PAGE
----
The aspect which I would like to draw to our attention specifically today, however, is that there were structures developed and were significant in order to do church well.
B. Choosing Leaders Well
The same principle is seen in the choosing of leadership in 5:21-24. There is actually quite a bit written here about choosing leaders. After warning Timothy “not to be hasty in laying on hands…” we see some of the reasoning which went with it. We read about being careful not to share in the sins of others, which in the context I believe speaks about being careful to choose leaders who will do well. The discussion in verses 24,25 about the sins of some men following after and the good deeds which are not always visible is also in the same context. These instructions imply that there needs to be a way of finding out who the leaders are who are called by God and there needs to be a method of discernment.
I am so glad to be a part of a church that has a long history of choosing leaders from its midst and helping them develop as faithful leaders. Because this church has had a strong history of calling out leaders and being careful in how they are chosen, I would suggest that this helps in why so few of those leaders get into trouble later on.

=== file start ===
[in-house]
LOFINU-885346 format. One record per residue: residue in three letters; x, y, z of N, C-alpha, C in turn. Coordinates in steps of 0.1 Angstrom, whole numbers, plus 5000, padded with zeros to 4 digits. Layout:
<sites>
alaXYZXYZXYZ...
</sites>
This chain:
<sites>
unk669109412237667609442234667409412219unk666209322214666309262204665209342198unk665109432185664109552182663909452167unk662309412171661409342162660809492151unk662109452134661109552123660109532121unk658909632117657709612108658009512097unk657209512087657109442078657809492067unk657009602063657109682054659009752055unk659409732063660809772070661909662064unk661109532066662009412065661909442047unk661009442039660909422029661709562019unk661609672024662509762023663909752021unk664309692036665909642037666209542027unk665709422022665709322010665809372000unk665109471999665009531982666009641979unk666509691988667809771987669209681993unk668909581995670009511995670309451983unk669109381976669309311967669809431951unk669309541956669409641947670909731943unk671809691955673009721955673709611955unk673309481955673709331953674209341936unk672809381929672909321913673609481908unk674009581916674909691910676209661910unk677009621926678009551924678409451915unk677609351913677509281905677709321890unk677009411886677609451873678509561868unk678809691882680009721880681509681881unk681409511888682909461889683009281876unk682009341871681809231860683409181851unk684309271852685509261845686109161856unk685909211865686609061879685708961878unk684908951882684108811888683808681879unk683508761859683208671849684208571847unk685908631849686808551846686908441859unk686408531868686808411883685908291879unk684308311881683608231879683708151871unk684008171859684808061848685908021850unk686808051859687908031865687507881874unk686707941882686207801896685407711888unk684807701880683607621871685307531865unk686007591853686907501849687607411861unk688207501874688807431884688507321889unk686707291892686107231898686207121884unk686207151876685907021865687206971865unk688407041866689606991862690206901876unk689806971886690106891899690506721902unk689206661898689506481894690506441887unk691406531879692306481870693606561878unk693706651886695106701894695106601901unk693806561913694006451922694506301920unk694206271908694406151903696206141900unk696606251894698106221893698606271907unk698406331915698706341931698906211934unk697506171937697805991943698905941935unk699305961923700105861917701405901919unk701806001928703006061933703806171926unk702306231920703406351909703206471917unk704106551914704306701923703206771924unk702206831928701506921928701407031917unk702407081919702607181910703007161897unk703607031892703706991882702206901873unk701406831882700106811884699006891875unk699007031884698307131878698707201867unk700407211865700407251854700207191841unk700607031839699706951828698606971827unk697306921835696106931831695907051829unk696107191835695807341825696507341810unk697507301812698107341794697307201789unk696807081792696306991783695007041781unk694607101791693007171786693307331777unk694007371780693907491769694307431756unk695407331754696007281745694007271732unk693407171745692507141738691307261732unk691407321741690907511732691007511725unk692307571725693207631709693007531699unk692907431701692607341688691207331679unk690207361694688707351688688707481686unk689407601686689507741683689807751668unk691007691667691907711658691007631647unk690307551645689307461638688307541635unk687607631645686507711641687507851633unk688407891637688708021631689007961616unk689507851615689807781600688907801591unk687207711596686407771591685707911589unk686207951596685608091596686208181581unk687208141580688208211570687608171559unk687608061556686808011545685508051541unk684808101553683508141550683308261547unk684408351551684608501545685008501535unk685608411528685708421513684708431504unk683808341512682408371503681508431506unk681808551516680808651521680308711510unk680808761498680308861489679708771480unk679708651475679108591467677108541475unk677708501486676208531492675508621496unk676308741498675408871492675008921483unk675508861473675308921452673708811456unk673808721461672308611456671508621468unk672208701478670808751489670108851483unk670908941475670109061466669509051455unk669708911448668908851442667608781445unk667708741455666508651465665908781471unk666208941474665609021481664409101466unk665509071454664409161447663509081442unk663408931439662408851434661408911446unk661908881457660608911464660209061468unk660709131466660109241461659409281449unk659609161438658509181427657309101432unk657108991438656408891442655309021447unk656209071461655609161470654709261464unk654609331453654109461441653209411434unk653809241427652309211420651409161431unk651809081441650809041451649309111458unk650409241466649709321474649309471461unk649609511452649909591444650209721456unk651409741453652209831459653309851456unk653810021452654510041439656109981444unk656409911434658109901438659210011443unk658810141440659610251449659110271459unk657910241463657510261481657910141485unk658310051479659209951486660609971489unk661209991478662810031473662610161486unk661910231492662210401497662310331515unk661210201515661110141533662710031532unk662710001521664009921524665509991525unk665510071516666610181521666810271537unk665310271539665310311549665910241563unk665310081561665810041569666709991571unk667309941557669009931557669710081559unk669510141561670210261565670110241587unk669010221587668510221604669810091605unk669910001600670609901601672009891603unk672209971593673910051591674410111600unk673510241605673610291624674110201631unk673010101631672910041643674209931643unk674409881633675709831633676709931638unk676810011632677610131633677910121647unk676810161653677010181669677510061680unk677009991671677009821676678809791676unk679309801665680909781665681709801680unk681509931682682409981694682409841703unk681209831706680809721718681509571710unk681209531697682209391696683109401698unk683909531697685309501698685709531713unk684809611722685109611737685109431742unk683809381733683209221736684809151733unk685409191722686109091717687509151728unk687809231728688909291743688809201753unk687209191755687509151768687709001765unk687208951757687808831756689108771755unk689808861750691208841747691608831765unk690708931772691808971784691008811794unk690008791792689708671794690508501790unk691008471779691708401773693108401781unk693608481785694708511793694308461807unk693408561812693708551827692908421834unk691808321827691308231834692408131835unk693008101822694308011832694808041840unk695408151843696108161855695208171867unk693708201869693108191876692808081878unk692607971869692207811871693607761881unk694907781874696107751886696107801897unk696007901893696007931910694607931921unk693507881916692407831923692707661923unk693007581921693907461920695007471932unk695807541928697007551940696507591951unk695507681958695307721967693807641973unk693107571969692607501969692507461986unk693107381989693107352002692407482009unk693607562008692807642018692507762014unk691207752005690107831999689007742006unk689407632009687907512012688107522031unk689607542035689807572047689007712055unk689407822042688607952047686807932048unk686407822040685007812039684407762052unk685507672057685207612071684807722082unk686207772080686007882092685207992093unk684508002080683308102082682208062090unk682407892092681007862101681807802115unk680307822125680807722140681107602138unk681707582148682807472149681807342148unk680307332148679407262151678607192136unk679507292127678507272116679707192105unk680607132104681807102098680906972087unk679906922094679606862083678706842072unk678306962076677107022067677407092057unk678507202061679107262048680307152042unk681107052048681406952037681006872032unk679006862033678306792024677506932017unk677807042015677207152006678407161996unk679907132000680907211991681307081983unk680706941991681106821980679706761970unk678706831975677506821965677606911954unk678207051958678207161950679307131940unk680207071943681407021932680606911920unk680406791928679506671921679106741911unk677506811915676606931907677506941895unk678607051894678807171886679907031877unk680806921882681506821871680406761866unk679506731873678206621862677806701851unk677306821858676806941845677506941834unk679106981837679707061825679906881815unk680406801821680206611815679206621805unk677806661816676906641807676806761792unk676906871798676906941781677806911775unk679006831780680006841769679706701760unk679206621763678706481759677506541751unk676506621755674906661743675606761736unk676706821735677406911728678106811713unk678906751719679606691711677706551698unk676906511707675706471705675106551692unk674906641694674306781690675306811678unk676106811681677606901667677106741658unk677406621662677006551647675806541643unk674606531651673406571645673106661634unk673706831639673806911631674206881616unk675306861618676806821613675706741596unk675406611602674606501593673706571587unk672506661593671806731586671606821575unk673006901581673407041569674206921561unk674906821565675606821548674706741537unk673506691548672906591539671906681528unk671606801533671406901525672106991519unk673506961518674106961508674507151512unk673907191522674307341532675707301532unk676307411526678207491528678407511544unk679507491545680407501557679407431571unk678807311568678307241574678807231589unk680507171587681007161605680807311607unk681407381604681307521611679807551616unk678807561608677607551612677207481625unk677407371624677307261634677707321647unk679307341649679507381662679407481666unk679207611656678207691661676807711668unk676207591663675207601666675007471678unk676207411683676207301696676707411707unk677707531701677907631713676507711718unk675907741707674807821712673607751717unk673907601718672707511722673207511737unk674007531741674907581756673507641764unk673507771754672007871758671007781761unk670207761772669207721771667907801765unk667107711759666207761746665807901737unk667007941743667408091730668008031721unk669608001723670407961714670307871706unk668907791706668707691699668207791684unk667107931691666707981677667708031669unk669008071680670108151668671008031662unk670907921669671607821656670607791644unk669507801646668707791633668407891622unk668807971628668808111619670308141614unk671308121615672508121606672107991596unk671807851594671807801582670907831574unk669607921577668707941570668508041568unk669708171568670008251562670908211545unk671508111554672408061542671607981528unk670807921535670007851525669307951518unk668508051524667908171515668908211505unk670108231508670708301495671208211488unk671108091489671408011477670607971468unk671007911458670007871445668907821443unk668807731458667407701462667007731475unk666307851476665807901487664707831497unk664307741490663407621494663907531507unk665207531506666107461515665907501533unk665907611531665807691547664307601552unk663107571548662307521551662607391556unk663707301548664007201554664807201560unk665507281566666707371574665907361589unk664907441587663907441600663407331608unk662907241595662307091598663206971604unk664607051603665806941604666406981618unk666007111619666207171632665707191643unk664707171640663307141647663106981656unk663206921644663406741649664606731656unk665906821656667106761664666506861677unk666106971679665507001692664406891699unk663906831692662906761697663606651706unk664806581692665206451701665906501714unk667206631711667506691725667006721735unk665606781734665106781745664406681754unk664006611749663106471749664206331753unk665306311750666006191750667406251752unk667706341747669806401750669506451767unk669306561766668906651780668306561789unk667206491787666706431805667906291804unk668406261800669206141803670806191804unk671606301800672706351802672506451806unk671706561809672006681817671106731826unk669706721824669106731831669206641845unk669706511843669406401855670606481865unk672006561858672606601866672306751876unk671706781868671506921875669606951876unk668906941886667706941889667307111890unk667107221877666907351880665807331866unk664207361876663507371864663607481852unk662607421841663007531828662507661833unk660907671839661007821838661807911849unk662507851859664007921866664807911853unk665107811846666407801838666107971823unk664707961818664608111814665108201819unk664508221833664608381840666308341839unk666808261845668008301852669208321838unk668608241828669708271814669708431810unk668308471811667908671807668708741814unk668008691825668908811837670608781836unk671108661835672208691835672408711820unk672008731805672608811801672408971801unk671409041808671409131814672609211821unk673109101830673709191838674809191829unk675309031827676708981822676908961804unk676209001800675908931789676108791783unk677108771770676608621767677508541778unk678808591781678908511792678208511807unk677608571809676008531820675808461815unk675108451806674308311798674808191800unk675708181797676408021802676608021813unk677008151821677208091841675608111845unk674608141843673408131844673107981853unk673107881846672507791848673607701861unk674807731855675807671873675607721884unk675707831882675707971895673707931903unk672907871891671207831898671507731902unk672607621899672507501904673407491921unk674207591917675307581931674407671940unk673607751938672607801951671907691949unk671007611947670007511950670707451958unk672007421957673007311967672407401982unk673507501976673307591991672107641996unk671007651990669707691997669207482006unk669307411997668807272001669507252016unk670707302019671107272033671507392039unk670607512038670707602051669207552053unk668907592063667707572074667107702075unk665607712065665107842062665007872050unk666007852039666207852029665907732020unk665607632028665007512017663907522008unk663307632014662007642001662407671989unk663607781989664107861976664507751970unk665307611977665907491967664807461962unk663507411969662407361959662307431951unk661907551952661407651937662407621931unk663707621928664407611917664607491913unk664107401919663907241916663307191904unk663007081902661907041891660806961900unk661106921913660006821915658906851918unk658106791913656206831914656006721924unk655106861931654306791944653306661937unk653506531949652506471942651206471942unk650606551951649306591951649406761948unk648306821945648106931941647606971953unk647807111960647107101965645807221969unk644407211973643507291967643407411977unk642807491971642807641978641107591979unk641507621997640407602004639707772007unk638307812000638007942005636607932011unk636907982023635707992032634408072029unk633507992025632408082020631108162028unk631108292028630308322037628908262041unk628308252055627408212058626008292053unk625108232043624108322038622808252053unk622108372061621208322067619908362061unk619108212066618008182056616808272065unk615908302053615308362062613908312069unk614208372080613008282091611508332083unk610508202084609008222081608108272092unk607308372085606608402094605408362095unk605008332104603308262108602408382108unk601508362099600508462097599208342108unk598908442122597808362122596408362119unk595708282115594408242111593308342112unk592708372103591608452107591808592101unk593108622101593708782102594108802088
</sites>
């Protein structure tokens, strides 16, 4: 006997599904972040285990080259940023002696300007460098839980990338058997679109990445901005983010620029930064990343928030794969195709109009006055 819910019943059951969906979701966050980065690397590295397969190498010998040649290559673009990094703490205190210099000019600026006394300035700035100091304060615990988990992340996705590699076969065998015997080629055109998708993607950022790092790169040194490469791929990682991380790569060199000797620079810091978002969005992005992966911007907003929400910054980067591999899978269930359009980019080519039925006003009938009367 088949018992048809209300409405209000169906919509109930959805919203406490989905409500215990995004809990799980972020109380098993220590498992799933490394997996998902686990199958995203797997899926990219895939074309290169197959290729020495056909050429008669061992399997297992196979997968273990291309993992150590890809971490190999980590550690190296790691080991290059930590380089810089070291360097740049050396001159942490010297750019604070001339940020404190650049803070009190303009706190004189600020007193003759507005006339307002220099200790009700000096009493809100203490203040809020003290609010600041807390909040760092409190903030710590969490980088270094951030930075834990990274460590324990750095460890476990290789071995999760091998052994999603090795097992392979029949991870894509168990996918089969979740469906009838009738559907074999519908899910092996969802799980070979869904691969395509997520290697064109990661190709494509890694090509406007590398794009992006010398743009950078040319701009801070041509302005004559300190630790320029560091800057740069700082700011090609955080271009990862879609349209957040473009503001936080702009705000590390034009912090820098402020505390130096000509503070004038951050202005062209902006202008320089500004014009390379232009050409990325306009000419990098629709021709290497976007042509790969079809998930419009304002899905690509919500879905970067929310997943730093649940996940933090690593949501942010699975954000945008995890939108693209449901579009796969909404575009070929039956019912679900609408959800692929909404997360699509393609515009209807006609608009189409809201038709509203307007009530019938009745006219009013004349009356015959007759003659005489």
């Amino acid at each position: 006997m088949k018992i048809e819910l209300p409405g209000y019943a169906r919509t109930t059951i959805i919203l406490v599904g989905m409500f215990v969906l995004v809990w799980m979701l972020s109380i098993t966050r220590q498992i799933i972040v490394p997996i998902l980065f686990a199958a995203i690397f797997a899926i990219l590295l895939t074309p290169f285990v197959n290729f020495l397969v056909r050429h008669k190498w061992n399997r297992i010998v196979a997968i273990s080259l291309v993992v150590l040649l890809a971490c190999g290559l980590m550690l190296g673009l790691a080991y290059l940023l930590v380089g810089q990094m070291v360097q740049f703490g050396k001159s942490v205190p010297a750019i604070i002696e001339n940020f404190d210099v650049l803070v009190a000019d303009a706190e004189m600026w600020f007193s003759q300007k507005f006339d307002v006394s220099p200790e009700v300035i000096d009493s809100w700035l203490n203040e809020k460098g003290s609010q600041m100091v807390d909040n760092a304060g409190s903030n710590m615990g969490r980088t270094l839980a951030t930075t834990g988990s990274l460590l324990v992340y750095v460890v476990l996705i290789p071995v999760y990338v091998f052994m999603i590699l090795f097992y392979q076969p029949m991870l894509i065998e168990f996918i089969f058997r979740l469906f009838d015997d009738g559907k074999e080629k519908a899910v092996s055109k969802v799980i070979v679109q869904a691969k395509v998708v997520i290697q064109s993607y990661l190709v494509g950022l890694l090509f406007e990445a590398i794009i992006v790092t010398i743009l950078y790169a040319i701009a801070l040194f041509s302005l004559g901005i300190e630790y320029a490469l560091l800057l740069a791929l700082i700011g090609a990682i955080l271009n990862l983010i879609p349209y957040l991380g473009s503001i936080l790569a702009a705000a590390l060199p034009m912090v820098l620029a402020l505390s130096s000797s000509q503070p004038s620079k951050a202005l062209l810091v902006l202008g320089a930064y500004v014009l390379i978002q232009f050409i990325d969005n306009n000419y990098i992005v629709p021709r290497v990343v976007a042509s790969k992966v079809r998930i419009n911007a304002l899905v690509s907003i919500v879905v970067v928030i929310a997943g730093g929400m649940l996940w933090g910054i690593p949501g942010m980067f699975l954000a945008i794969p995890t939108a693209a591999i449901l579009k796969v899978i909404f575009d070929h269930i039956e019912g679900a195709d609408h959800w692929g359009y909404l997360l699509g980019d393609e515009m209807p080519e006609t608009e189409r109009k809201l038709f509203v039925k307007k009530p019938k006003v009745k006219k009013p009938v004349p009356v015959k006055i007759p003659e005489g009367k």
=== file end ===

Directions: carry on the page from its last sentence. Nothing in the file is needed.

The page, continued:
So from these thoughts we see that good structures help build the kingdom. If we are concerned to do church well, good structures are important.
IV.We Will Build The Church If We Take Responsibility
Besides right attitudes and functional structures, we will also build the church if we take responsibility for the things that God wants us to do.
A. To Care For The Needy
One of the direct statements about how to do church well is found in verse 3 where we are told to “Give proper recognition to those widows who are really in need.” Of course the context here is widows so that is the direct subject and it ought to be done. In our day when our government has programs for senior’s and widows and orphans, most often the financial need for caring for widows is not what it was at one time, but the need to care for widows, to recognize their aloneness and sometimes their loneliness, the need to provide other needs like practical helps has not changed and we ought to give attention to this matter.